Broadcast Language Before the Establishment of the State of Israel: A Linguistic Study of the Carmel Newsreels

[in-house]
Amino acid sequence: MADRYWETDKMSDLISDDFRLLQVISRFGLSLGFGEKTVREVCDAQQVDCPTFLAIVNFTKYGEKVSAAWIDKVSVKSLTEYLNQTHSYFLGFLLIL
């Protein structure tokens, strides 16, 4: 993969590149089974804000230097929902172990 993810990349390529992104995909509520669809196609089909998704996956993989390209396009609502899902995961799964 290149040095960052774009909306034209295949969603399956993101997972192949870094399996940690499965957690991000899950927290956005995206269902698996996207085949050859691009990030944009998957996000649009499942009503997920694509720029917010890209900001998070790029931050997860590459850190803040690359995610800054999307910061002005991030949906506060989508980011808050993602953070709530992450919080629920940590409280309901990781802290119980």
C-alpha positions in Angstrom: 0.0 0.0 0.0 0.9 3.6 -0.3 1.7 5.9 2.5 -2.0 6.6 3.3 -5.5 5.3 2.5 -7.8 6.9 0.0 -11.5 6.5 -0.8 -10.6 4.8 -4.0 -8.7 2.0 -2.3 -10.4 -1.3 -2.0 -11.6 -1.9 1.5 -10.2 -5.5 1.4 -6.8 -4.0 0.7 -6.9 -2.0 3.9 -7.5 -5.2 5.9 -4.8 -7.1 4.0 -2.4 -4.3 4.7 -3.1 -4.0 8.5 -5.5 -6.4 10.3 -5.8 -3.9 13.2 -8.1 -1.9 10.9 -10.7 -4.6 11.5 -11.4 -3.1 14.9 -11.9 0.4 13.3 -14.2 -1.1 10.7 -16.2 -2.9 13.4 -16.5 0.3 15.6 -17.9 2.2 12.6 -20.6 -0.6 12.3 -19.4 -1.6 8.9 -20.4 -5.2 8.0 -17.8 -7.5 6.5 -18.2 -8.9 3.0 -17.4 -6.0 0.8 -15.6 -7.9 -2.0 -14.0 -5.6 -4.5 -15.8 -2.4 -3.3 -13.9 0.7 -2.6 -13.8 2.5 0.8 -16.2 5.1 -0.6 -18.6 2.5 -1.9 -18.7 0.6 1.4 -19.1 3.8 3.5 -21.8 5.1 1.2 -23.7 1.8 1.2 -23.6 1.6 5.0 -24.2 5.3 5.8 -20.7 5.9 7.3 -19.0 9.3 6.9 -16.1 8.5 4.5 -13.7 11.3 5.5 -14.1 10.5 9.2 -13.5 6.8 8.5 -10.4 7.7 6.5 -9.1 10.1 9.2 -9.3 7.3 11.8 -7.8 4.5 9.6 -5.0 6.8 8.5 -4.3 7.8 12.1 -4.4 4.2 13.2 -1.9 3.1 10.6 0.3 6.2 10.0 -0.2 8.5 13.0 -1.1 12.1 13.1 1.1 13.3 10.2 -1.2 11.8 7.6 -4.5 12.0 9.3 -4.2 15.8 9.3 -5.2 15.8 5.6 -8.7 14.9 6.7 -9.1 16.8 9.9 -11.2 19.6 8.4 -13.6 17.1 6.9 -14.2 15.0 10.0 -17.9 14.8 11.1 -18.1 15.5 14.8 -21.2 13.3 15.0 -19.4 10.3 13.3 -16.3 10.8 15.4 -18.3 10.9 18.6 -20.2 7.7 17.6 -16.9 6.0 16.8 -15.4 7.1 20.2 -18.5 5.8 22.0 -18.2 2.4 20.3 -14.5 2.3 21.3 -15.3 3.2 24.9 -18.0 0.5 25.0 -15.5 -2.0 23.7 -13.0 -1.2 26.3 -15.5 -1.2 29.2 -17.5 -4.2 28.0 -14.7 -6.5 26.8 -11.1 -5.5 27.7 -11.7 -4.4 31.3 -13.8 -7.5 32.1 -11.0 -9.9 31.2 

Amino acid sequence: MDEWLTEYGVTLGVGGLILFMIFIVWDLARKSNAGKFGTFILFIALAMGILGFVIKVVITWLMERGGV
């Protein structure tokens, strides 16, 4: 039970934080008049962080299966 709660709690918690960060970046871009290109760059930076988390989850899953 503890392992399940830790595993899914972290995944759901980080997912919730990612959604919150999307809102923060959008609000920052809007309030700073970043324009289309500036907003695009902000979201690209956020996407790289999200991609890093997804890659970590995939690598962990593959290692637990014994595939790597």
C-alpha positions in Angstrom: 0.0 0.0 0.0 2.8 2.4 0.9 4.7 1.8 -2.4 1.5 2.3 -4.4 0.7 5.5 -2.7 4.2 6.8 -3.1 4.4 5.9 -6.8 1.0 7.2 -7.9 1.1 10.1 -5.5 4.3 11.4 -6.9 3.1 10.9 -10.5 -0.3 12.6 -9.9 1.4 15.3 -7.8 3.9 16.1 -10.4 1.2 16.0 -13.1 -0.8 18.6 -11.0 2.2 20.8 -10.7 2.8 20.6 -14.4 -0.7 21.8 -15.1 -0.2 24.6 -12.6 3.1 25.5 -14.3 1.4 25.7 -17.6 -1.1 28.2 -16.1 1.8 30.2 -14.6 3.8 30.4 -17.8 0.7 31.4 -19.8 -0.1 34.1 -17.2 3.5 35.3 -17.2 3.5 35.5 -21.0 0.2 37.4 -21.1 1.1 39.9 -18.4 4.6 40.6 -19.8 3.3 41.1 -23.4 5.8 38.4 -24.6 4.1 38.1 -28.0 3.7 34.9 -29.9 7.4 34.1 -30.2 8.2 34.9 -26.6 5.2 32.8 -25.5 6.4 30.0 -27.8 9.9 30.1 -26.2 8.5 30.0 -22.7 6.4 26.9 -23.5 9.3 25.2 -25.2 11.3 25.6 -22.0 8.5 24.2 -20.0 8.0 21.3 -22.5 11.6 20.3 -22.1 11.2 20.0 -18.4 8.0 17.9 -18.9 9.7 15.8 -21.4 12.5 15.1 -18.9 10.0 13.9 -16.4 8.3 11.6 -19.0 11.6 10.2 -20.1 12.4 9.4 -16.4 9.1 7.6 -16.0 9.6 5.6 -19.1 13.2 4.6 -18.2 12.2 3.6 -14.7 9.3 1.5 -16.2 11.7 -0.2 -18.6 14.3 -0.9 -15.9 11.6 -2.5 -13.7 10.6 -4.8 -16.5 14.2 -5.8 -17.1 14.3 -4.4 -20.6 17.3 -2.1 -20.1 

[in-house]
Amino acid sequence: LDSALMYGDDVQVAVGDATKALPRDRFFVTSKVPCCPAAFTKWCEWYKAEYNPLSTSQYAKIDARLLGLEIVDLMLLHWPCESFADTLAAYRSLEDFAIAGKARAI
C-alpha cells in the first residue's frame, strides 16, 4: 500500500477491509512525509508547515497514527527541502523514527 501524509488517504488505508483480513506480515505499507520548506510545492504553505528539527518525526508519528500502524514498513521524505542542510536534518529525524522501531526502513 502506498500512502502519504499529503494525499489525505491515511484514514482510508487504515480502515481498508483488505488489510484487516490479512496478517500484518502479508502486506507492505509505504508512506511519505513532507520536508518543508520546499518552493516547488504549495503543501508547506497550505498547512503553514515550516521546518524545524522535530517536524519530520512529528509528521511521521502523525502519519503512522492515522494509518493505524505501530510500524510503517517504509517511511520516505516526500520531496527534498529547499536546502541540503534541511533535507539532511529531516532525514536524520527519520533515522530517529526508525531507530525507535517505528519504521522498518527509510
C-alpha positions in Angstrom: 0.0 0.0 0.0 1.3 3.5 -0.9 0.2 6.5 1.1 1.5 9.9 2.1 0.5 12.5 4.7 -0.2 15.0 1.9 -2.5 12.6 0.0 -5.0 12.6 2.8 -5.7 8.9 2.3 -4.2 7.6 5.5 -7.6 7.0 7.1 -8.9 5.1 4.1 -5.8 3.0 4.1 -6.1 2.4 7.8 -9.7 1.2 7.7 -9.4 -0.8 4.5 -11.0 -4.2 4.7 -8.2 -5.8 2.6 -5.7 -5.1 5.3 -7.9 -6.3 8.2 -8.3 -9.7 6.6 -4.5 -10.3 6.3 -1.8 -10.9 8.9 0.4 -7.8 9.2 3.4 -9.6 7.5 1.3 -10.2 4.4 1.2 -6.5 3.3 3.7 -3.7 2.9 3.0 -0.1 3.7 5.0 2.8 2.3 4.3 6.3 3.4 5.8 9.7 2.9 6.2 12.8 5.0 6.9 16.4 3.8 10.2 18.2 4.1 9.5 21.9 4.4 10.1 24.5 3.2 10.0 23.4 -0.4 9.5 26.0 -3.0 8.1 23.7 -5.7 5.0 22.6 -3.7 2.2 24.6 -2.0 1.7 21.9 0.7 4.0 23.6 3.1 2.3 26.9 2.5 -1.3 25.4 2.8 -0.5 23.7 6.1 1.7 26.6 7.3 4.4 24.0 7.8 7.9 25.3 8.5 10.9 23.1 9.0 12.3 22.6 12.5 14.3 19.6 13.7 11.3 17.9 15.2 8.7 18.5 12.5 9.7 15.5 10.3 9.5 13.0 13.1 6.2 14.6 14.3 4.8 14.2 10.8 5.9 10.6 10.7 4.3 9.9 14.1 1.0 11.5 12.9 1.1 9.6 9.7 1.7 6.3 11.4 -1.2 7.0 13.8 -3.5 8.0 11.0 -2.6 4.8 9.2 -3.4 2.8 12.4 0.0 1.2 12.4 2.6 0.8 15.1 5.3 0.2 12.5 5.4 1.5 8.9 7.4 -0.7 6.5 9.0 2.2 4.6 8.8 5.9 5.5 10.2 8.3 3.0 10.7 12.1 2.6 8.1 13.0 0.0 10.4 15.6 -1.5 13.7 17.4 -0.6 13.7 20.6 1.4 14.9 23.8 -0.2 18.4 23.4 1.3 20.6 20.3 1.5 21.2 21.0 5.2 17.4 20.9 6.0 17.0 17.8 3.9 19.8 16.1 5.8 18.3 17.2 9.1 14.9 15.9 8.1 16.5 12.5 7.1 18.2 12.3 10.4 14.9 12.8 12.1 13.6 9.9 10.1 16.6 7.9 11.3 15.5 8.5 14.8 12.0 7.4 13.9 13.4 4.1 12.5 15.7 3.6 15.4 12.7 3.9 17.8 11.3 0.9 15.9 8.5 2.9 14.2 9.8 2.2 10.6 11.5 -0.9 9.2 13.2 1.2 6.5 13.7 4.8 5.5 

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This article explores the linguistic features of broadcast Hebrew as evidenced in the Carmel newsreels, short films that were shown before feature films in cinemas in Eretz Israel starting in the mid-1930s. For researchers of Modern Hebrew, this corpus is a veritable treasure, conserving audio recordings from the 1930s and 1940s. These reels provide extremely rare authentic examples of the register of Broadcast Hebrew before the establishment of the State of Israel. The reels document early examples of a formal spoken language in development, exhibiting a preliminary standard that would not be fully adopted in later generations, shedding light on the tensions between the preferred official standard and the spontaneous language spoken by the public in the first decades of the 20th century. In this paper I examine trends in the development of Modern Hebrew from its early days to the present through the language of the newsreel narration.